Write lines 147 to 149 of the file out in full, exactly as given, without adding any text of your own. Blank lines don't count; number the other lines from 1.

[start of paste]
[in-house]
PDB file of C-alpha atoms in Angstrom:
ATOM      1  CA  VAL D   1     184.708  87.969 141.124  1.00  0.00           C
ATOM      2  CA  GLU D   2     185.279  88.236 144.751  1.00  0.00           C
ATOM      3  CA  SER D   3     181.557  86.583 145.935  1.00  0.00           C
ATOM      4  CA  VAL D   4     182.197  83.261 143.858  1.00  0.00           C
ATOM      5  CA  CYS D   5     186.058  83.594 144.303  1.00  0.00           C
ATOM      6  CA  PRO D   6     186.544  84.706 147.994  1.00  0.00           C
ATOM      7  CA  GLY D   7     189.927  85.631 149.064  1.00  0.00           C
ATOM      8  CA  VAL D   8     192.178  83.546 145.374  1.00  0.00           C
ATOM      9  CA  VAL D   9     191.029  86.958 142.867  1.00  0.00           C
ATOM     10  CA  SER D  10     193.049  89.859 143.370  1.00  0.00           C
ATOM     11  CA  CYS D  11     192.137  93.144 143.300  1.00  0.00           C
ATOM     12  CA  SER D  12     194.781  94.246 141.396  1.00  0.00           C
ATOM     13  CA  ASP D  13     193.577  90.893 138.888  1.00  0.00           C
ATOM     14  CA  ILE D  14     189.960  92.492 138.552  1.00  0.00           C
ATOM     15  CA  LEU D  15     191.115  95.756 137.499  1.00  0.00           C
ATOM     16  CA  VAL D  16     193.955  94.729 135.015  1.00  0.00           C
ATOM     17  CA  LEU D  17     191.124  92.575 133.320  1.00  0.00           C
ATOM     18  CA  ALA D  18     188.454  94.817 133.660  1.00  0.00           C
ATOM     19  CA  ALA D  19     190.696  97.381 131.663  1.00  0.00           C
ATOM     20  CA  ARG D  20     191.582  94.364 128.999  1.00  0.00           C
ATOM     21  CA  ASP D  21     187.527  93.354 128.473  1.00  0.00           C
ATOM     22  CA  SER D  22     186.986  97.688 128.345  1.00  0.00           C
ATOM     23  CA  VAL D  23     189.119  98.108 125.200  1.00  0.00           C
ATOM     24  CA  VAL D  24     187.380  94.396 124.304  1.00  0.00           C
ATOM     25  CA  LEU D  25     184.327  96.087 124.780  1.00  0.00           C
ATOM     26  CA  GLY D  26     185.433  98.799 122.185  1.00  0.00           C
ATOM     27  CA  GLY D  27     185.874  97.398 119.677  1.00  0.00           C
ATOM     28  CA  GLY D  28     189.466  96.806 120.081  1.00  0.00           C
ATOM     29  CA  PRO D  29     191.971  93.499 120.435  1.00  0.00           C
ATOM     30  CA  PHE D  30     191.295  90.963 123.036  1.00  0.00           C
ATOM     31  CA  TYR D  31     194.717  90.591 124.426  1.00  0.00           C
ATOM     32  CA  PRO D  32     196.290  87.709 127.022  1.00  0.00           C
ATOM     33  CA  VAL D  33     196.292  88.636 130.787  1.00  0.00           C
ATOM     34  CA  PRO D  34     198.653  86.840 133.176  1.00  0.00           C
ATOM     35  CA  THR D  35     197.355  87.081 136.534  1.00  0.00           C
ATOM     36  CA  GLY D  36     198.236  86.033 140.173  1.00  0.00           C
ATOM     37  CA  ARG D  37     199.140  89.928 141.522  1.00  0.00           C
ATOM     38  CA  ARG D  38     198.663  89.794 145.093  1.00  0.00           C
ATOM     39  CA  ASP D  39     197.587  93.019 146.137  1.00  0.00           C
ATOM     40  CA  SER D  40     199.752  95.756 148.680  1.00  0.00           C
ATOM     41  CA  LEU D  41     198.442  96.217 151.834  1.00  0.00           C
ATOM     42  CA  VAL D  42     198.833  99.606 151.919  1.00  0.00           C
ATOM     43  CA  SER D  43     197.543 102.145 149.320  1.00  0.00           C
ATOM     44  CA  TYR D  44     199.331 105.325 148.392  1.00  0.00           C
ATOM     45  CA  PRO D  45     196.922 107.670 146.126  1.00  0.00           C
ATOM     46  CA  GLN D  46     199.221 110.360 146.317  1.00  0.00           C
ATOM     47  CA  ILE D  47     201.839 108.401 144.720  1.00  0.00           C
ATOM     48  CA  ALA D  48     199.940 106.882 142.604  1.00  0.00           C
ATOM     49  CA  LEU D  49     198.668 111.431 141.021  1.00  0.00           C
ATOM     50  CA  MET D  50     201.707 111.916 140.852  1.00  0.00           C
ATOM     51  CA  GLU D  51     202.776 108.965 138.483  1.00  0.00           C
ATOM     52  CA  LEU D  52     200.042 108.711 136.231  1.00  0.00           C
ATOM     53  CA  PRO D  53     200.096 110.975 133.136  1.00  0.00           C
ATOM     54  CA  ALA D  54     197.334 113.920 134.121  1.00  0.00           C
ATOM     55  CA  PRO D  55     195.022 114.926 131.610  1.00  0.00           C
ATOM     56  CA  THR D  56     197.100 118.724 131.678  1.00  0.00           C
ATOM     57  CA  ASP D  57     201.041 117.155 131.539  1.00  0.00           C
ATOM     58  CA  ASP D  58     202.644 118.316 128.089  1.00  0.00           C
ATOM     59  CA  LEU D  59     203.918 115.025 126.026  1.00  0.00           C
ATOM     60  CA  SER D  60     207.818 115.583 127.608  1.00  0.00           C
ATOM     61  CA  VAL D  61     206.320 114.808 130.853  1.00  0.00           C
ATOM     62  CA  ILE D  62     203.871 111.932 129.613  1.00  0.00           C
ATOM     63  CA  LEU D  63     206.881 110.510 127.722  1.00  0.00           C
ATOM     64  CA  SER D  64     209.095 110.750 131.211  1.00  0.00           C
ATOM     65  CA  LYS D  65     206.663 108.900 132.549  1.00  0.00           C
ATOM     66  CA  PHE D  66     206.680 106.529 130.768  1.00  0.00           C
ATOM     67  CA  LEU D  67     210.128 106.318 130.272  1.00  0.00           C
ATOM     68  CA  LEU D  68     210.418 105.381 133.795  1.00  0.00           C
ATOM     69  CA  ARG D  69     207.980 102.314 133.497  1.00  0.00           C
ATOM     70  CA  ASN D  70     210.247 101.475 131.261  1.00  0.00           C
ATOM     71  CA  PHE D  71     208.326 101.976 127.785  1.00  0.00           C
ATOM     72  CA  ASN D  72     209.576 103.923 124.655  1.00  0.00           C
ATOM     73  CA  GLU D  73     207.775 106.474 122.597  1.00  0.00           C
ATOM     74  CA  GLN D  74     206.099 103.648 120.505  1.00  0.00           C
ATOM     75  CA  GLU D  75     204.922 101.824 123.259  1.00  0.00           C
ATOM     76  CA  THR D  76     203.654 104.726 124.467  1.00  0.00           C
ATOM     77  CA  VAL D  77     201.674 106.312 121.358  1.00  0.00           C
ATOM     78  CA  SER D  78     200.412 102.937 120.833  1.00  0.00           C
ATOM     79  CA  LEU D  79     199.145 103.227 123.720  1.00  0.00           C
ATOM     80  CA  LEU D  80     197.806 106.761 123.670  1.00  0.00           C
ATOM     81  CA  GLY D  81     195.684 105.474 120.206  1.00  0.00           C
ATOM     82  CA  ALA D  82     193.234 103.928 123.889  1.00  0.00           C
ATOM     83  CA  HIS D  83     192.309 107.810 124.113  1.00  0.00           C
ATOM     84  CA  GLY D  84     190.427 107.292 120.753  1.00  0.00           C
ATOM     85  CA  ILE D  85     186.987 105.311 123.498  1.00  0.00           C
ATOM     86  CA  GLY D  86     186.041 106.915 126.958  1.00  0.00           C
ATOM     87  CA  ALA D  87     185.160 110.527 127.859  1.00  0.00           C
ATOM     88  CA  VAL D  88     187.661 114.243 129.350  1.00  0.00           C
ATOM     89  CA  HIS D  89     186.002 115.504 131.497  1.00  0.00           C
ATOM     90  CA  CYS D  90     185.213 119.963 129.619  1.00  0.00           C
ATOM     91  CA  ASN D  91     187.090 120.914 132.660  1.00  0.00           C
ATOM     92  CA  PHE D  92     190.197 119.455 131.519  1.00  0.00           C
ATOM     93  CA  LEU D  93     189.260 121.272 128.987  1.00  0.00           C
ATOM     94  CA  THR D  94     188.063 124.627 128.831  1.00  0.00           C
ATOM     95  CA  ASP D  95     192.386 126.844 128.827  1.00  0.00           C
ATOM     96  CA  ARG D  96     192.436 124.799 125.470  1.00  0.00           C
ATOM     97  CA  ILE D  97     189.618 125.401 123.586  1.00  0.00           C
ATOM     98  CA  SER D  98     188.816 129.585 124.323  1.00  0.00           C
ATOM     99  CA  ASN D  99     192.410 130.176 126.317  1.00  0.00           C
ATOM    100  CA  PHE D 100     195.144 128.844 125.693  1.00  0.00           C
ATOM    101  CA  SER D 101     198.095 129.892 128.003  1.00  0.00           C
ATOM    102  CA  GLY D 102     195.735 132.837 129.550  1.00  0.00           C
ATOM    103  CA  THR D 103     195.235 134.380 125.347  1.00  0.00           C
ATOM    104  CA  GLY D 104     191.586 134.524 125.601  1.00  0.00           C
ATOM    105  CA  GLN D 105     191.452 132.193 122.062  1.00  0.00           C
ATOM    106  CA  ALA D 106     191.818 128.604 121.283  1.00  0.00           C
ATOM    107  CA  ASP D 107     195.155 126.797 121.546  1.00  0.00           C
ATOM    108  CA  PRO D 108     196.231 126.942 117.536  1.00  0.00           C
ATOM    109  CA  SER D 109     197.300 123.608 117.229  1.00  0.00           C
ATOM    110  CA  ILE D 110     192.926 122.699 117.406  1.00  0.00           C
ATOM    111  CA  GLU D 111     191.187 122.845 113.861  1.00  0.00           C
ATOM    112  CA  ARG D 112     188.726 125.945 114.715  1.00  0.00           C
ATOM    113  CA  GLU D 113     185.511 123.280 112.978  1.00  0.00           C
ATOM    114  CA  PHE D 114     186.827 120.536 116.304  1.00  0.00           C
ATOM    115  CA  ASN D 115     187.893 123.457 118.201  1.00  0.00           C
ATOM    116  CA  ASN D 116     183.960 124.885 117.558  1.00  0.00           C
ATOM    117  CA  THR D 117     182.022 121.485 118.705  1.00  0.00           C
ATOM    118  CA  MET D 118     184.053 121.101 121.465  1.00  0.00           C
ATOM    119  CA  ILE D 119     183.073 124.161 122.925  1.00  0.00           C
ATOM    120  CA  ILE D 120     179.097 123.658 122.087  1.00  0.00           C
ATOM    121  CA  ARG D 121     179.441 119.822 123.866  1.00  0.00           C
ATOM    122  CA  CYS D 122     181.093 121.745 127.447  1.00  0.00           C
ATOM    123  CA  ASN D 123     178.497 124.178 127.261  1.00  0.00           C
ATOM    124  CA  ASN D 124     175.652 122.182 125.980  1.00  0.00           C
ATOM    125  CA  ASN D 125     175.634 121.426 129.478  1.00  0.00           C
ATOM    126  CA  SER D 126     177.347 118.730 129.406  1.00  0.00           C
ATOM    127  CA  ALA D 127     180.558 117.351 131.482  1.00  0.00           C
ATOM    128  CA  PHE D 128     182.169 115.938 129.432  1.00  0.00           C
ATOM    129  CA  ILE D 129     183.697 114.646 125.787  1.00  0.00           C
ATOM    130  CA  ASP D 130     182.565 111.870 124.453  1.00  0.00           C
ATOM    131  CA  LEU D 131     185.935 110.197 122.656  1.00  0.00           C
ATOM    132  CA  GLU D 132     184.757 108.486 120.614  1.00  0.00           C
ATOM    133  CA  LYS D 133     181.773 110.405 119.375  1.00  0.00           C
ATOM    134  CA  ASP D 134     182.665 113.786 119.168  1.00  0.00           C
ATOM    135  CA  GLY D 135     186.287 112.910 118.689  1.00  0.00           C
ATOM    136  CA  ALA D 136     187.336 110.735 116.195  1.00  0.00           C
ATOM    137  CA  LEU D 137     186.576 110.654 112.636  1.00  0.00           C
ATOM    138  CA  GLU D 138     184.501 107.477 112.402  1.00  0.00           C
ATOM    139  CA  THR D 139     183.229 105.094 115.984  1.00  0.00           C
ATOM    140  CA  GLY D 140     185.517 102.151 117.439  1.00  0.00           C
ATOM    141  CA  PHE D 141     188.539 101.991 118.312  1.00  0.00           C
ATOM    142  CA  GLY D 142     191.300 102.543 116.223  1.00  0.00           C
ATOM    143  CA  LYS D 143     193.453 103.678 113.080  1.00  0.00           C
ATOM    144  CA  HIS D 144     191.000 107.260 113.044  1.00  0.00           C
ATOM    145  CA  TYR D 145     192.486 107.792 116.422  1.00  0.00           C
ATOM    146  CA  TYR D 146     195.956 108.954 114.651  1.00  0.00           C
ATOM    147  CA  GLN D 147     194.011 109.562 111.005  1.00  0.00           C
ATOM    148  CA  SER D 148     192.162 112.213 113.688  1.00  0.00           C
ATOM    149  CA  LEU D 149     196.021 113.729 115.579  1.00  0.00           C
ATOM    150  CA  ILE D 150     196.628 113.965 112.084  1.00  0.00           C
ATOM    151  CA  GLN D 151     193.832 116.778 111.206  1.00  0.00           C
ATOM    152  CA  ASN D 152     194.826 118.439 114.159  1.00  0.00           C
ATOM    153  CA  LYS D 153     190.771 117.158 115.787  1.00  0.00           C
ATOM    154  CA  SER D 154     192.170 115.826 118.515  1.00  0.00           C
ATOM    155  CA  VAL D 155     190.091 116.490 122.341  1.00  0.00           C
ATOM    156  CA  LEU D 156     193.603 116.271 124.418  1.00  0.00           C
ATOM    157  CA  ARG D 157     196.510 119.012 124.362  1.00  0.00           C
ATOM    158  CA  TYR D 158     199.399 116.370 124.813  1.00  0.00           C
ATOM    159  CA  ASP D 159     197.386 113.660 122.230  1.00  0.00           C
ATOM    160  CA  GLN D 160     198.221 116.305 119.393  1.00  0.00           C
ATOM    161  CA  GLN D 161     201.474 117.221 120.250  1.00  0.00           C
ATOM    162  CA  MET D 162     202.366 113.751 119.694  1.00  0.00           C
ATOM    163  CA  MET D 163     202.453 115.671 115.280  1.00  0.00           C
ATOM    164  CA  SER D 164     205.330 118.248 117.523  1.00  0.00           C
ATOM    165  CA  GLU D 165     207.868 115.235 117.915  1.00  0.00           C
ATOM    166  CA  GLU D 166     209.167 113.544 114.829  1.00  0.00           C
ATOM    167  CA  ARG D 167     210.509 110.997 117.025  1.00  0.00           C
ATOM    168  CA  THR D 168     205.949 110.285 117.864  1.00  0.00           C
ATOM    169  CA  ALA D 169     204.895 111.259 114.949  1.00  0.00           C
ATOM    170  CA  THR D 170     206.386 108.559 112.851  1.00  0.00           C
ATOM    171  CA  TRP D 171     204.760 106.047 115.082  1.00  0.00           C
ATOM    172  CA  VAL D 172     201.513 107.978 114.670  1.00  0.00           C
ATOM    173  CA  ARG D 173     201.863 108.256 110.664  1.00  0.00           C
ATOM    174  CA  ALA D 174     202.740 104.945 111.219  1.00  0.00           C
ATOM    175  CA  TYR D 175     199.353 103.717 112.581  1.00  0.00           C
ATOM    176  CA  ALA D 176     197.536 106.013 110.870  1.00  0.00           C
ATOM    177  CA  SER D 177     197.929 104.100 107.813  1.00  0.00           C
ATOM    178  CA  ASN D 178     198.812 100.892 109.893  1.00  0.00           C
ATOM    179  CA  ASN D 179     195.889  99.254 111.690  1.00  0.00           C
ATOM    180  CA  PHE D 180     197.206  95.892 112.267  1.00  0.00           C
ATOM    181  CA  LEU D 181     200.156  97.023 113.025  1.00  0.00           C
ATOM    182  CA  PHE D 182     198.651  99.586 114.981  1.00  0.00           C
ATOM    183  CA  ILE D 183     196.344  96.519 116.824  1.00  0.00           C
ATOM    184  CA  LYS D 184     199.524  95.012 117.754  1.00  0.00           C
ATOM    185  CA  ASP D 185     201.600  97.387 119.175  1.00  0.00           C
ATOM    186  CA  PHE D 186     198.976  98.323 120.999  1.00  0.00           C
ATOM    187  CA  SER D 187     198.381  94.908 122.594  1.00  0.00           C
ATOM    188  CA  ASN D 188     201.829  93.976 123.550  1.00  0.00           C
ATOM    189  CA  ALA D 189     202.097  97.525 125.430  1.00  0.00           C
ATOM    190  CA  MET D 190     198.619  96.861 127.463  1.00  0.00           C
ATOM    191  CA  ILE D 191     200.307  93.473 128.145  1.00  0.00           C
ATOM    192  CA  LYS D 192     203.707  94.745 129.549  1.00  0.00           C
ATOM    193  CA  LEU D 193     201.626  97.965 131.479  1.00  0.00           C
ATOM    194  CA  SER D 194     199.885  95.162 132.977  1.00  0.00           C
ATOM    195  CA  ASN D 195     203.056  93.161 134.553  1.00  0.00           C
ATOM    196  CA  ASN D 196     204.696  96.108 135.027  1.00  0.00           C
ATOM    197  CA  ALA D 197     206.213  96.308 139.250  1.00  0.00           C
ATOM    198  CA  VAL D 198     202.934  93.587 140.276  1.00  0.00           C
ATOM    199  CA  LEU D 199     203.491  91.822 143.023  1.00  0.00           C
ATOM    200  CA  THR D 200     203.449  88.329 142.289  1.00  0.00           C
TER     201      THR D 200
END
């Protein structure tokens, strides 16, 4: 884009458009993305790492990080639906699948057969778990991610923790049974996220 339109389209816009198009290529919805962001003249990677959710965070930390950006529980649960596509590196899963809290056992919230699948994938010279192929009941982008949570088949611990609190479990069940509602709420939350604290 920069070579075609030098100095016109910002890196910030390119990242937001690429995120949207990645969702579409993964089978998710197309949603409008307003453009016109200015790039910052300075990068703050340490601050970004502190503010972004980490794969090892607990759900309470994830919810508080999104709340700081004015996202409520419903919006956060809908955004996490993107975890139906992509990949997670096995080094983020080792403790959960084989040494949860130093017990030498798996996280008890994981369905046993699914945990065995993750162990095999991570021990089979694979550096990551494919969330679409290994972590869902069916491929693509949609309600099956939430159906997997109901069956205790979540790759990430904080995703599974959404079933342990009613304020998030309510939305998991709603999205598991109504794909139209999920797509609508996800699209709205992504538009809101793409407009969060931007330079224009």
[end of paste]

ATOM    145  CA  TYR D 145     192.486 107.792 116.422  1.00  0.00           C
ATOM    146  CA  TYR D 146     195.956 108.954 114.651  1.00  0.00           C
ATOM    147  CA  GLN D 147     194.011 109.562 111.005  1.00  0.00           C